The World Bank sees Botswana reducing poverty levels in the short to medium term as economic growth picks up.
In a report focusing on Botswana released recently, the World Bank said it forecast Botswana to reduce poverty levels by 0.5 percentage point annually to 11% by 2019. Botswana’s poverty levels, which depicts the number of people living on $1.9 or less per day, currently stands at 13%.
In response to the real gross domestic product (GDP) contraction of 2015, the share of the population living in poverty is estimated to have increased by almost one percentage point from the previous year to 13.2%. Gradual pickup in economic growth in 2016 helped to reduce the poverty headcounts to 13%.
Botswana has drastically reduced poverty levels in the past decades, but the prevalence of poverty is still regarded as too high for a country with an upper middle-income status.
“Achieving further poverty reduction will be challenging with the pace of progress constrained by limited private sector job creation, particularly in urban areas, and reliance on low productivity agricultural jobs in rural areas, combined with reduced credit growth and high levels of household indebtedness,” reads the report.
Between 2002/03 and 2009/10, the share of the population living on less than $1.90 a day at the 2011 exchange rate, declined steadily from 29.8% to 18.2%.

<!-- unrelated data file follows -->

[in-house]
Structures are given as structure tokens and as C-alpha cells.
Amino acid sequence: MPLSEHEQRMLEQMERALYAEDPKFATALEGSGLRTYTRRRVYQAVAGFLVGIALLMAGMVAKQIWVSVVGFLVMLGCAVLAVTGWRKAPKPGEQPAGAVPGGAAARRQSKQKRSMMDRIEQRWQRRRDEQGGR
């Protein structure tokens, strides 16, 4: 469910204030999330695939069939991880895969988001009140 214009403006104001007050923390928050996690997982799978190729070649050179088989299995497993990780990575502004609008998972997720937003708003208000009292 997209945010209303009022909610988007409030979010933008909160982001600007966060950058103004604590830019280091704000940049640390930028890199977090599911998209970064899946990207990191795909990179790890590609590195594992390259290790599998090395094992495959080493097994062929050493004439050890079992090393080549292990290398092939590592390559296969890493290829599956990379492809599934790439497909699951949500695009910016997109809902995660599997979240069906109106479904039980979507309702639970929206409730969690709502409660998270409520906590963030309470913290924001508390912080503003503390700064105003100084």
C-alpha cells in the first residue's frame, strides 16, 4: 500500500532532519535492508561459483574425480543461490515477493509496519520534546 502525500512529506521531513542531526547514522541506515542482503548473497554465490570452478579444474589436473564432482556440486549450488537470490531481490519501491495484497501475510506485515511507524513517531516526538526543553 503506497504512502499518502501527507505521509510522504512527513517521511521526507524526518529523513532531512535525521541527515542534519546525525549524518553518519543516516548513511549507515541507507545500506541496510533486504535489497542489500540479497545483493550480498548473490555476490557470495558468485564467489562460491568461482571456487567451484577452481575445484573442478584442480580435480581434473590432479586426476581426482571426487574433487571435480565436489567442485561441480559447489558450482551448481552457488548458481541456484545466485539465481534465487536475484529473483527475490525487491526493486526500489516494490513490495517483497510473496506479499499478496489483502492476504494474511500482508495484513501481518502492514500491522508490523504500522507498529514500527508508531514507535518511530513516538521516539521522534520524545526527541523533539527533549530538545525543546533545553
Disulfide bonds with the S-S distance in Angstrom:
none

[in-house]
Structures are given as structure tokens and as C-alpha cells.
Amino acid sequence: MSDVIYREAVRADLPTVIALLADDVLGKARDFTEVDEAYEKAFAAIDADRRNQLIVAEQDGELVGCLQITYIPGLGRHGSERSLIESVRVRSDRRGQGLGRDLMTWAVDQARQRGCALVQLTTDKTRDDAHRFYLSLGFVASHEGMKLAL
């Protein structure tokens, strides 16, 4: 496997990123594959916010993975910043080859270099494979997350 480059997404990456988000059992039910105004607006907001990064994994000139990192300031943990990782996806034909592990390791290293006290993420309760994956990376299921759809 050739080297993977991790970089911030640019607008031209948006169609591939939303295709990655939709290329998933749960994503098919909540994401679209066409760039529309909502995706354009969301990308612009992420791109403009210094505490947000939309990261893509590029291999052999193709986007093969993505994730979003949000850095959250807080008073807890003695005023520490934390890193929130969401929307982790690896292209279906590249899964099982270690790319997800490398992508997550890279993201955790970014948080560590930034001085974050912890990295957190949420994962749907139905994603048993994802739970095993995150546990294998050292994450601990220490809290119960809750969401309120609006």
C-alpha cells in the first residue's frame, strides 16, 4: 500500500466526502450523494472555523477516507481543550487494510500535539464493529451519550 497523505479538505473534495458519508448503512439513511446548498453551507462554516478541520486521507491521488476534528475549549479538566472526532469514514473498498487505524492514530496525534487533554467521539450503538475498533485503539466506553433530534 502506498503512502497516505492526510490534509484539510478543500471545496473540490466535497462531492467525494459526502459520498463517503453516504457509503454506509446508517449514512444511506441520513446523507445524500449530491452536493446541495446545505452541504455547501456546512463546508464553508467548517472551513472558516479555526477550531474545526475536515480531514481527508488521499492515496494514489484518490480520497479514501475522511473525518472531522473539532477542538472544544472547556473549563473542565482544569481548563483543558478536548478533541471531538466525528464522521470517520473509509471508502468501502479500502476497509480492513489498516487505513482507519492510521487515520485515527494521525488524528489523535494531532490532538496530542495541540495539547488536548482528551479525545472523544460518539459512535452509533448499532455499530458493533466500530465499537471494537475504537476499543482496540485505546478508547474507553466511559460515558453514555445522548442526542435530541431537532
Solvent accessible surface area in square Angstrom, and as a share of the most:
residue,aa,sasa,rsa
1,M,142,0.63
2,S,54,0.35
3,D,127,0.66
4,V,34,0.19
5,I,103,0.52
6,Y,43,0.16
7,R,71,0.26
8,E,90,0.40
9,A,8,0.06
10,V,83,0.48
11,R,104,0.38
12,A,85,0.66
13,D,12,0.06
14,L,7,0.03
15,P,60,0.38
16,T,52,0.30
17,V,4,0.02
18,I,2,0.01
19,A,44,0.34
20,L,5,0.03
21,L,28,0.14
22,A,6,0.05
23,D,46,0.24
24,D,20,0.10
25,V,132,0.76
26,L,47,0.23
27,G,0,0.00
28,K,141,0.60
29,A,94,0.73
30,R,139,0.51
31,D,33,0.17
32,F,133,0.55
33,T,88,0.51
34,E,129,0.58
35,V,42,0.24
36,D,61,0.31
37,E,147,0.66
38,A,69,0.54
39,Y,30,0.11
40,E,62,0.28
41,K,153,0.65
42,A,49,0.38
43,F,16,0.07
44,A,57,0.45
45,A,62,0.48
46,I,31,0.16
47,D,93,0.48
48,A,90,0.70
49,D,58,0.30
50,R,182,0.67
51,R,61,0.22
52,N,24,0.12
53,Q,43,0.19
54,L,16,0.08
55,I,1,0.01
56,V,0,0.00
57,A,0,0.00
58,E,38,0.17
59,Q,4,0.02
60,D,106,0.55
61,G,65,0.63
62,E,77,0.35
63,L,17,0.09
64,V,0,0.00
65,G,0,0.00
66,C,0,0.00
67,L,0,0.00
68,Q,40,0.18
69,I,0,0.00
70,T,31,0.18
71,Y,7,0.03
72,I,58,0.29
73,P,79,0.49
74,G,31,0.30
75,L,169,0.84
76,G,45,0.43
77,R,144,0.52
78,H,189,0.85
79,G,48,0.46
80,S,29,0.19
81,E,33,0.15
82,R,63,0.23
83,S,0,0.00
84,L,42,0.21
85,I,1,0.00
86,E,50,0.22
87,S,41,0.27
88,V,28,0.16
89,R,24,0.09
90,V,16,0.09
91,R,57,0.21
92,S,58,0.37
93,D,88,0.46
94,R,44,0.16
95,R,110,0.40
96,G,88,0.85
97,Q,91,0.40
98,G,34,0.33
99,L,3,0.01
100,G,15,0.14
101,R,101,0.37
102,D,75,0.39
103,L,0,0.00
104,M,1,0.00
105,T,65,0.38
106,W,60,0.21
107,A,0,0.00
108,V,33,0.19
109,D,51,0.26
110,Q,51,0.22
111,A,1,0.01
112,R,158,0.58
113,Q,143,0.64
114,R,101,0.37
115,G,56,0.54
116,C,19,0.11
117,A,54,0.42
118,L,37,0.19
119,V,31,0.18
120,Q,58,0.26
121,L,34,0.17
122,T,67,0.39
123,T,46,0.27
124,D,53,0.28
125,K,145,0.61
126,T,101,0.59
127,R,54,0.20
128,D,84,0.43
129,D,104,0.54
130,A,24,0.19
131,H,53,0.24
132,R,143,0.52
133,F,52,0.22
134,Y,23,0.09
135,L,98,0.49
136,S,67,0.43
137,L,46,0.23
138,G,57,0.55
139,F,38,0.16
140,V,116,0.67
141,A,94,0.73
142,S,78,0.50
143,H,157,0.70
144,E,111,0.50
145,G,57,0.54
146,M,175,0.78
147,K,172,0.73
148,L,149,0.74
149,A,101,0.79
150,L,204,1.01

According to the World Bank, this reflects a combination of equitable growth; demographic changes such as decreasing fertility rates and dependency ratios, increased credit and expansion of social assistance schemes.
On the other hand, progress in rural poverty reduction has been rapid, as it was almost halved from 45.2%
However, the World Bank says inequality in Botswana remains high with a Gini coefficient of 60.5 in 2009/10, down slightly from 64.7 in 2002/03.
Despite significant economic growth in the past decades, the World Bank says striking disparities remain amongst socioeconomic groups in income, wealth and living standards.
From independence in 1966 to the late 1990s, Botswana was one of the world’s fastest-growing economies, comparable only to China, with average annual GDP growth above 10%.
But analysts say the phenomenal economic growth has not comparably translated into improved social-economic welfare with high levels of poverty, inequality and unemployment prevalent.
According to the report, Botswana’s regional pattern of inequality generally follows the regional poverty distribution, with the highest inequality in the north and the Southwest region and lower inequality in the Central and Southern regions.
The highest income inequality was recorded in the Northwest and Kgalagadi regions in the west, and Northeast and Southeast regions in the east. The lowest inequality was in Kweneng and Kgatleng. The report, however, acknowledged the declining levels of both poverty and inequality in Botswana, although it said cities were lagging behind rural areas.
The poverty assessment report found that the number of poor people in the country declined by nearly 180,000 between 2002-2003 and 2009-2010. This denotes a poverty rate decrease of 19.4% from 30.6% when using the national poverty line.
In this period, 87% of the decrease in poverty occurred in rural areas, where 158,000 people rose out of poverty.